- Parliament to debate opposition motion for impeachment Tuesday
- ANC veterans want Zuma to step down in nation's interest
South African President Jacob Zuma will probably survive the mounting pressure to resign over the ruling by the nation’s highest court that he violated the constitution -- for the time being.
While some veterans of the ruling African National Congress and religious leaders have urged Zuma to step down, the ANC’s National Executive Committee is unlikely to risk further dividing the party by removing him now. It faces a major test to its hold on key cities such as Pretoria and Johannesburg in local elections due by August. The party’s 62 percent majority in parliament should defeat a scheduled opposition motion for his impeachment on Tuesday.
“I think Zuma’s exit will happen, but on the ANC’s terms after the defeat of the impeachment vote and local government elections,” Peter Attard Montalto, an economist at Nomura Plc in London, said by phone. “The ANC will want to show it’s acting from a position of strength, rather than bowing to the opposition.”
Criticism of Zuma, 73, has intensified since his December decision to replace his respected finance minister, Nhlanhla Nene, with a little-known lawmaker sparked a selloff of the rand and the nation’s bonds. South Africa’s economy is set to grow at its slowest pace since the 2009 recession and faces a possible credit-rating downgrade. Standard & Poor’s has a negative outlook on its BBB- rating, one level above junk. Moody’s Investors Service rates South Africa’s debt one level higher.
Those who have publicly called on Zuma to go include: veteran ANC member Ahmed Kathrada who was tried, convicted and jailed with former President Nelson Mandela for fighting white-minority rule; Njongonkulu Ndungane, the former Anglican archbishop of Cape Town; and Mathews Phosa, the ANC’s former treasurer. An online petition calling for Zuma’s ouster has attracted more than 183,000 signatures.
“The veterans have sway within the ANC,” said Somadoda Fikeni, a politics professor at the University of South Africa in Pretoria, the capital. “It’s an indictment against the current ANC leadership, which says despite any logical argument ‘we are going ahead defending our leader.”’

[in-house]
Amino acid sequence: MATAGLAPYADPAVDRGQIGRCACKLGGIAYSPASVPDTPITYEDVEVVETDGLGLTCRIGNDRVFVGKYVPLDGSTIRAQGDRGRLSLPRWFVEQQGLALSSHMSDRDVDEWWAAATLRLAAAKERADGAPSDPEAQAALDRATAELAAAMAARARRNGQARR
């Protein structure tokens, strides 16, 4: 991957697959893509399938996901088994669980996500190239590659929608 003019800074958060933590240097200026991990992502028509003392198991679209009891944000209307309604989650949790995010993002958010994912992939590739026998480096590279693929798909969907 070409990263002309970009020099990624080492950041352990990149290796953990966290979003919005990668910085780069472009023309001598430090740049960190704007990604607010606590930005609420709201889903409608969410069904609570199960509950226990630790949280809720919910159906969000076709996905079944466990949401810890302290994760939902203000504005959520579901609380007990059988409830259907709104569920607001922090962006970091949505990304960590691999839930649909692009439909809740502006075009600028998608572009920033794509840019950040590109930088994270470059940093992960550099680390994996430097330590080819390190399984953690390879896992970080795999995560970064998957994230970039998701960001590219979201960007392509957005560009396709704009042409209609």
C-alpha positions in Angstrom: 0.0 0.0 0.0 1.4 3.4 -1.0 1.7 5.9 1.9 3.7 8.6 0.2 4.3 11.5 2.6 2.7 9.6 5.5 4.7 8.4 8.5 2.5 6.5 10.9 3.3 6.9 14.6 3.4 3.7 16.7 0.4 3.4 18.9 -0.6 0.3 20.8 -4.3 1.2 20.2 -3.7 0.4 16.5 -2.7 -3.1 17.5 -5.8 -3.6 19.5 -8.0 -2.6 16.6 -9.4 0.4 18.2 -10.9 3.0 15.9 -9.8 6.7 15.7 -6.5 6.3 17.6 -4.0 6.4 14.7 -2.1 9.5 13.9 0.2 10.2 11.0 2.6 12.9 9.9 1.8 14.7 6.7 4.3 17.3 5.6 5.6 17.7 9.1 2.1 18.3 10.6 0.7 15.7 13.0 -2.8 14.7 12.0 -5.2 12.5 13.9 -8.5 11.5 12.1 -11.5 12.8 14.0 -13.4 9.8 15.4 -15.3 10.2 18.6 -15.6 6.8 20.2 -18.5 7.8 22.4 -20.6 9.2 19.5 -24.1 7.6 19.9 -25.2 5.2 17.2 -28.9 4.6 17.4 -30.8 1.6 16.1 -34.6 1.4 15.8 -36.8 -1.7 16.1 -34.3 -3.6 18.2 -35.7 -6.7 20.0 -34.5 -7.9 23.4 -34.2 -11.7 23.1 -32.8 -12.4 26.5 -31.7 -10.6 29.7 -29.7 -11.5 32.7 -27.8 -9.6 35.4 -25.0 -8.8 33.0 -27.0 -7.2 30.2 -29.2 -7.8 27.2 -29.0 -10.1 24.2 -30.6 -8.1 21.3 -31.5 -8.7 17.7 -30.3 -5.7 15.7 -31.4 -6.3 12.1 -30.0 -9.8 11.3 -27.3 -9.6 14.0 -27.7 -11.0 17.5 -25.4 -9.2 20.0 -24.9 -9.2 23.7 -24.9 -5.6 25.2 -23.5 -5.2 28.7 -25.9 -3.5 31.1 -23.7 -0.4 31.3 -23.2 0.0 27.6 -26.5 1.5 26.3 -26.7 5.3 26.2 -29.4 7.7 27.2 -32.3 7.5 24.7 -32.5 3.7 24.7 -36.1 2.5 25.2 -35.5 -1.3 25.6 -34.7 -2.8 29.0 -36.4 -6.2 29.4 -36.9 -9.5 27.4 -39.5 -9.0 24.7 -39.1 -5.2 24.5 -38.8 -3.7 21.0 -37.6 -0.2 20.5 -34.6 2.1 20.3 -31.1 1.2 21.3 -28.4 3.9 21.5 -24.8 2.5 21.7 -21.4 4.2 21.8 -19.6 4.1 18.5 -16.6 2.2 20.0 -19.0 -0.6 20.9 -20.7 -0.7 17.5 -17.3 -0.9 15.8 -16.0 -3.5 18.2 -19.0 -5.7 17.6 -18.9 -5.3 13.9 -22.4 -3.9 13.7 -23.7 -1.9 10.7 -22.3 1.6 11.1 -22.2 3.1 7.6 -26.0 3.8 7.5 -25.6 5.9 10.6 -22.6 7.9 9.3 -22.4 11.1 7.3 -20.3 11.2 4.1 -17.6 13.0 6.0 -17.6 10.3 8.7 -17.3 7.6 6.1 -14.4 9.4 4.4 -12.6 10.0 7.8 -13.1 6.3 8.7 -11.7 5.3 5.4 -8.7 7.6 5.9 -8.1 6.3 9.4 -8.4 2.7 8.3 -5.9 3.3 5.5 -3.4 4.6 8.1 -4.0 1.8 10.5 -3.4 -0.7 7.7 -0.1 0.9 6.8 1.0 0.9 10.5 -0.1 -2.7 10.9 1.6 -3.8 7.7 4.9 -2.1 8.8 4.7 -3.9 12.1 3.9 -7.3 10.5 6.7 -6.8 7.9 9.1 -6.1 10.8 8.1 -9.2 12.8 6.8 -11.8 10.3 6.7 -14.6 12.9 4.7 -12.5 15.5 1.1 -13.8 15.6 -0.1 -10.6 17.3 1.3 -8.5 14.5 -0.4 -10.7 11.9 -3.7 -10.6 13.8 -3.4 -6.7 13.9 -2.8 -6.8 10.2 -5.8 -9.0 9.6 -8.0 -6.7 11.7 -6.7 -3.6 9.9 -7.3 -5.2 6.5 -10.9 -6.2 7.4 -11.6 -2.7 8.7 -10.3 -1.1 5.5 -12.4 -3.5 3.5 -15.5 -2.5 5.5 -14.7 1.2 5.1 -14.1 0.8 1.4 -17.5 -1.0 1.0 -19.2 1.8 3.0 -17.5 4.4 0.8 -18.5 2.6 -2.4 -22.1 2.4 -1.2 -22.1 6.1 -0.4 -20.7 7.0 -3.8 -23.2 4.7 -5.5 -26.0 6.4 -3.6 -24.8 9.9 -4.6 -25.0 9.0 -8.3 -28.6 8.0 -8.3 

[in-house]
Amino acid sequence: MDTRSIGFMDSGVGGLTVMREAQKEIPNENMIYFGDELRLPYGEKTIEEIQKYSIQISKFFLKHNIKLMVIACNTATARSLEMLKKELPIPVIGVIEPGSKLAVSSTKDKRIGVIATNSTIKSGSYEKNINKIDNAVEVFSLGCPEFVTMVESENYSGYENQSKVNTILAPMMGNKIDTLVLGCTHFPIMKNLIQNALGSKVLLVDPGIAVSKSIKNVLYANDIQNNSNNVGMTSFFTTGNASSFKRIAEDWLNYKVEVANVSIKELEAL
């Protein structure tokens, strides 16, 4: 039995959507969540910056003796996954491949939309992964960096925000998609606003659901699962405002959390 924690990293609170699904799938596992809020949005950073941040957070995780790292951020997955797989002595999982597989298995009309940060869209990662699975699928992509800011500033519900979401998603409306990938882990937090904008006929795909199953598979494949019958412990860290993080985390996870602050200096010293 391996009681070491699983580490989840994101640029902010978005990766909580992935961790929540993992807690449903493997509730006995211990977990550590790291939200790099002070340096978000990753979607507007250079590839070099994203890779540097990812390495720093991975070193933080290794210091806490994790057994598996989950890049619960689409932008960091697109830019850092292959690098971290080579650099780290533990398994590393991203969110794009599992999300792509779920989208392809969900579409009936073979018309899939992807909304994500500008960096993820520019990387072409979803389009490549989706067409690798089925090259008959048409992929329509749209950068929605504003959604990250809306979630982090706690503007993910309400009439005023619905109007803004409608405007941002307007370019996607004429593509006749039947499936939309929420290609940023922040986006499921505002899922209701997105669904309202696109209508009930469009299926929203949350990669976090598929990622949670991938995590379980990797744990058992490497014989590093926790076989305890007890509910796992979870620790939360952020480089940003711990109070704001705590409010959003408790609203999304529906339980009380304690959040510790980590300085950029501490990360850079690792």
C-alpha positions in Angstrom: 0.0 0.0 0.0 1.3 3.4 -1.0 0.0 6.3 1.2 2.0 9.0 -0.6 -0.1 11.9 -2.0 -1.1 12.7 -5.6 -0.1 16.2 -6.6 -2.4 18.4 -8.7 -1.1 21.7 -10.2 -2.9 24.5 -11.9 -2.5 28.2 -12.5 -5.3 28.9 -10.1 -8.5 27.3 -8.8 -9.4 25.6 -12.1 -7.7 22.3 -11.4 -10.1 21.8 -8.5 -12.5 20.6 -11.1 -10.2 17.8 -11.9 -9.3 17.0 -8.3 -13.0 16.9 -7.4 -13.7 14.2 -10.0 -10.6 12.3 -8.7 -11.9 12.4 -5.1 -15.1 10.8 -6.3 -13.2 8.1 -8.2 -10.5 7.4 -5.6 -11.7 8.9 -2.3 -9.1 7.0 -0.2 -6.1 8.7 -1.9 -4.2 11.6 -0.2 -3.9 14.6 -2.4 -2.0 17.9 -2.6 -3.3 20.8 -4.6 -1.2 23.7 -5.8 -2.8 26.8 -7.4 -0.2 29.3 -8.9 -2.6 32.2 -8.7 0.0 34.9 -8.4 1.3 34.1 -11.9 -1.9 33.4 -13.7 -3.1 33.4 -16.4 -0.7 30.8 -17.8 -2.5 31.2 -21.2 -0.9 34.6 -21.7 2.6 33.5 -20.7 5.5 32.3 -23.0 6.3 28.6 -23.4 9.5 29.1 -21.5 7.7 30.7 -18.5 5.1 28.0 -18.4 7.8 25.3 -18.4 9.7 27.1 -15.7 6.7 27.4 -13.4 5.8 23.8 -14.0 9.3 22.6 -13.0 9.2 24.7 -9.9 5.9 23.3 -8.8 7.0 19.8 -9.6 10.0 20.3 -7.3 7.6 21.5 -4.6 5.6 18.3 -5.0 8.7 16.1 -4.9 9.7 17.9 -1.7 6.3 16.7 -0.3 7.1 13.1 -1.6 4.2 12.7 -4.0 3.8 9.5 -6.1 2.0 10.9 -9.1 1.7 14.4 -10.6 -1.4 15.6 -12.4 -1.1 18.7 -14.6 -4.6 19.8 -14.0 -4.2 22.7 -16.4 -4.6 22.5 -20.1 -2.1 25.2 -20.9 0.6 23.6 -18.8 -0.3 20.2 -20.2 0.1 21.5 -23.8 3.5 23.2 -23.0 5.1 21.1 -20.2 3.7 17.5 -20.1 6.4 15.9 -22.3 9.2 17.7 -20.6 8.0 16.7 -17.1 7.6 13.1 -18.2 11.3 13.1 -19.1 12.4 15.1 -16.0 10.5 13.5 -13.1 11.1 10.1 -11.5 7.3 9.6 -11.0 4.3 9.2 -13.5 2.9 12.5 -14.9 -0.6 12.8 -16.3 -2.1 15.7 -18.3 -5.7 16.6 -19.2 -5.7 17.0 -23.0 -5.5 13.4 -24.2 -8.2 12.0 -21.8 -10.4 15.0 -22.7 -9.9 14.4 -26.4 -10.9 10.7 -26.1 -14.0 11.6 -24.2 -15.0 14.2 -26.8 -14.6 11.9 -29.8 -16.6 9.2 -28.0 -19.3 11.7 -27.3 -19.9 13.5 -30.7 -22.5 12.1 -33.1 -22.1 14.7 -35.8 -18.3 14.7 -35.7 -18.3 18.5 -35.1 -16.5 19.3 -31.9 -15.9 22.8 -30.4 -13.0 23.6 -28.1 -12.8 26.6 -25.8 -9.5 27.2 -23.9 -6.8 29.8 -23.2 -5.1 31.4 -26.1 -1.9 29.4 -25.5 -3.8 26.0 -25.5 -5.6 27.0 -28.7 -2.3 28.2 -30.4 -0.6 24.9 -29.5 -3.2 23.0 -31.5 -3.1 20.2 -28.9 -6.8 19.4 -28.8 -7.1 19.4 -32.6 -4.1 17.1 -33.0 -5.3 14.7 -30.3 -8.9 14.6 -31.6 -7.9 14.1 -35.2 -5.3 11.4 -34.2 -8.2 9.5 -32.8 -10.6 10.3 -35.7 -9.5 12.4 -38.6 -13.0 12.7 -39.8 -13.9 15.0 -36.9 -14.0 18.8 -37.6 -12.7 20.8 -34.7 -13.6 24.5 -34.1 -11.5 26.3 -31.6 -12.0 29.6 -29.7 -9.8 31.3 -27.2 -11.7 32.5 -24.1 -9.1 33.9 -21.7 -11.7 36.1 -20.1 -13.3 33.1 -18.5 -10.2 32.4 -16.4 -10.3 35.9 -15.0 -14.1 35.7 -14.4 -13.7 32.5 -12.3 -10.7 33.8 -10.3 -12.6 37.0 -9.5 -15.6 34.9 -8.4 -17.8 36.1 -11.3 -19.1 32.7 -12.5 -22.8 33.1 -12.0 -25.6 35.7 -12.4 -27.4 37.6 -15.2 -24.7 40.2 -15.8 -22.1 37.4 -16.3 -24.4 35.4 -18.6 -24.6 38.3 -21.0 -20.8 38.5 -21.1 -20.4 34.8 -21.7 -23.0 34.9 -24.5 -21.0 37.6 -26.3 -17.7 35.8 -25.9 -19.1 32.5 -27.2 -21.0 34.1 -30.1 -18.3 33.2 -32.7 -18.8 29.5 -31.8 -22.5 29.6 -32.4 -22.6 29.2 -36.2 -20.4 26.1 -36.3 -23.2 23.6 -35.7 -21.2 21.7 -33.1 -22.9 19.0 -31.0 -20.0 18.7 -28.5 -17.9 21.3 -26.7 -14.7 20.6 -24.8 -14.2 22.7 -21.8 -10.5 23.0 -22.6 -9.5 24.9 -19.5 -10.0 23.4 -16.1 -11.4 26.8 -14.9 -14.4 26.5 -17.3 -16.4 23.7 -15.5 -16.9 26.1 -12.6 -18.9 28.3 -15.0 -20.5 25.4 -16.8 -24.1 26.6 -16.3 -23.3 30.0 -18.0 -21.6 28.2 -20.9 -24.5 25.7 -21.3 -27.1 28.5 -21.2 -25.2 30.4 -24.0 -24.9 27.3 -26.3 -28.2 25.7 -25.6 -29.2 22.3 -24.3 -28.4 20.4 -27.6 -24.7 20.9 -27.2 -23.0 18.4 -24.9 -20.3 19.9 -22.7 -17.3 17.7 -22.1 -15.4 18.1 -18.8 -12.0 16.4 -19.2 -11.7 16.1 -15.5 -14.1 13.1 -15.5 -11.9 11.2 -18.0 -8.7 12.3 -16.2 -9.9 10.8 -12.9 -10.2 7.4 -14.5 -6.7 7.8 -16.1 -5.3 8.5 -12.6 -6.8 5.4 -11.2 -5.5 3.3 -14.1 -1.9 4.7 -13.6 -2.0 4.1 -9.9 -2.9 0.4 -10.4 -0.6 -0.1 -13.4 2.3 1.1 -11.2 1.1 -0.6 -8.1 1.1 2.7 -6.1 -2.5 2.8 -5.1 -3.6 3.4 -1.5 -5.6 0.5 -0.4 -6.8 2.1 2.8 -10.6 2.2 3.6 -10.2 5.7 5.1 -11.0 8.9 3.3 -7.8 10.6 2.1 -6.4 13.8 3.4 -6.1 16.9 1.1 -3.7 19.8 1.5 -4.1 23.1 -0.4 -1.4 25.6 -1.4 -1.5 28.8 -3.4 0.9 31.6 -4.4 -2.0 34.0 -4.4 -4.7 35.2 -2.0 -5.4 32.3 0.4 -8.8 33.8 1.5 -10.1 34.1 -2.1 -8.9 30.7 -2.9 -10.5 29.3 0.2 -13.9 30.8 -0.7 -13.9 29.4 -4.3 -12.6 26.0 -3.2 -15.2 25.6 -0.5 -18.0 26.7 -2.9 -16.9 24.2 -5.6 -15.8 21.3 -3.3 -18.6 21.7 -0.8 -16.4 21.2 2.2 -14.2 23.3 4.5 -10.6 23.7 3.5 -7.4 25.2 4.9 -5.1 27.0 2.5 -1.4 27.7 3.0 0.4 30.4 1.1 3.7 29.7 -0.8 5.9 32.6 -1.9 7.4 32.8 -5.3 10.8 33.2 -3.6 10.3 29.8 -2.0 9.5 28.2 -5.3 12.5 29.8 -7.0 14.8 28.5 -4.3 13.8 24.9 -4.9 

The Constitutional Court ruled on March 31 that Zuma “failed to uphold, defend and respect the constitution” because he didn’t abide by graft ombudsman Thuli Madonsela’s directive to repay some of the 215.9 million rand ($14.7 million) spent on a swimming pool and animal enclosures at his home.
“Although the ruling emboldens Zuma’s detractors inside and outside the ANC, efforts to topple the president still face much greater obstacles than similar struggles in Brazil,” risk advisers Teneo Intelligence said by e-mail.
Brazil’s Congress started impeachment proceedings against President Dilma Rousseff, arguing that she broke the law by allegedly tapping state bank coffers to mask budget deficits. While Rousseff has denied any wrongdoing, a March 29 decision by the nation’s largest party to leave her ruling coalition has raised the odds of her losing the vote.
In a televised address on April 1, Zuma apologized for the frustration the scandal over his failure to repay taxpayers’ money spent on his private home had caused, but said he never intentionally did anything illegal.
The rand traded at its strongest level in almost four months when the presidency said Zuma would hold a televised address, only to surrender most of its gains when he indicated his intention to remain in office. The currency strengthened 0.3 percent against the dollar to 14.6573 as of 3 p.m. on Monday in Johannesburg.
Zuma’s speech prompted the nation’s biggest newspaper, the Sunday Times, to call for his resignation three years before his second term is due to end.
“Zuma has never taken any responsibility,” the Johannesburg-based newspaper said in an editorial. “He has never shown leadership. It has become his trademark to blame others for his blunders. Mr. President, it is time to go.”
While ANC Secretary-General Gwede Mantashe said the party’s other top five leaders accepted Zuma’s apology and saw no reason to remove him, the Johannesburg-based Rapport newspaper cited an unidentified source as saying they’d agreed the president would quit after the municipal elections. ANC spokesman Zizi Kodwa didn’t immediately respond to a phone call and text message seeking comment.
The ANC’s former head of intelligence, Zuma spent a decade in prison for fighting apartheid. He won control of the ANC from Thabo Mbeki in December 2007 and was sworn in as president in May 2009, just weeks after prosecutors dropped charges against him of taking bribes from arms dealers.
Any ANC move to remove Zuma would have to contend with the residual support he still enjoys in the party. More than 70 percent of the National Executive Committee’s members elected at the ANC’s last national congress in 2012 were part of a bloc that backed him. Many of them were directly appointed to government posts by the president. The NEC is due to discuss the court ruling at a meeting in Cape Town on Monday.
Yet beyond the Constitutional Court ruling, Zuma’s position has been further undermined by allegations by senior ANC officials that a wealthy Indian family who are friends with the president offered them cabinet posts in exchange for business concessions. The ANC leadership is currently investigating those accusations, which the Gupta family denies.
“I know that if I were in the president’s shoes, I would step down with immediate effect,” ANC veteran Kathrada said in an open letter to Zuma. “I believe that is what would help the country to find its way out of a path that it never imagined it would be on.”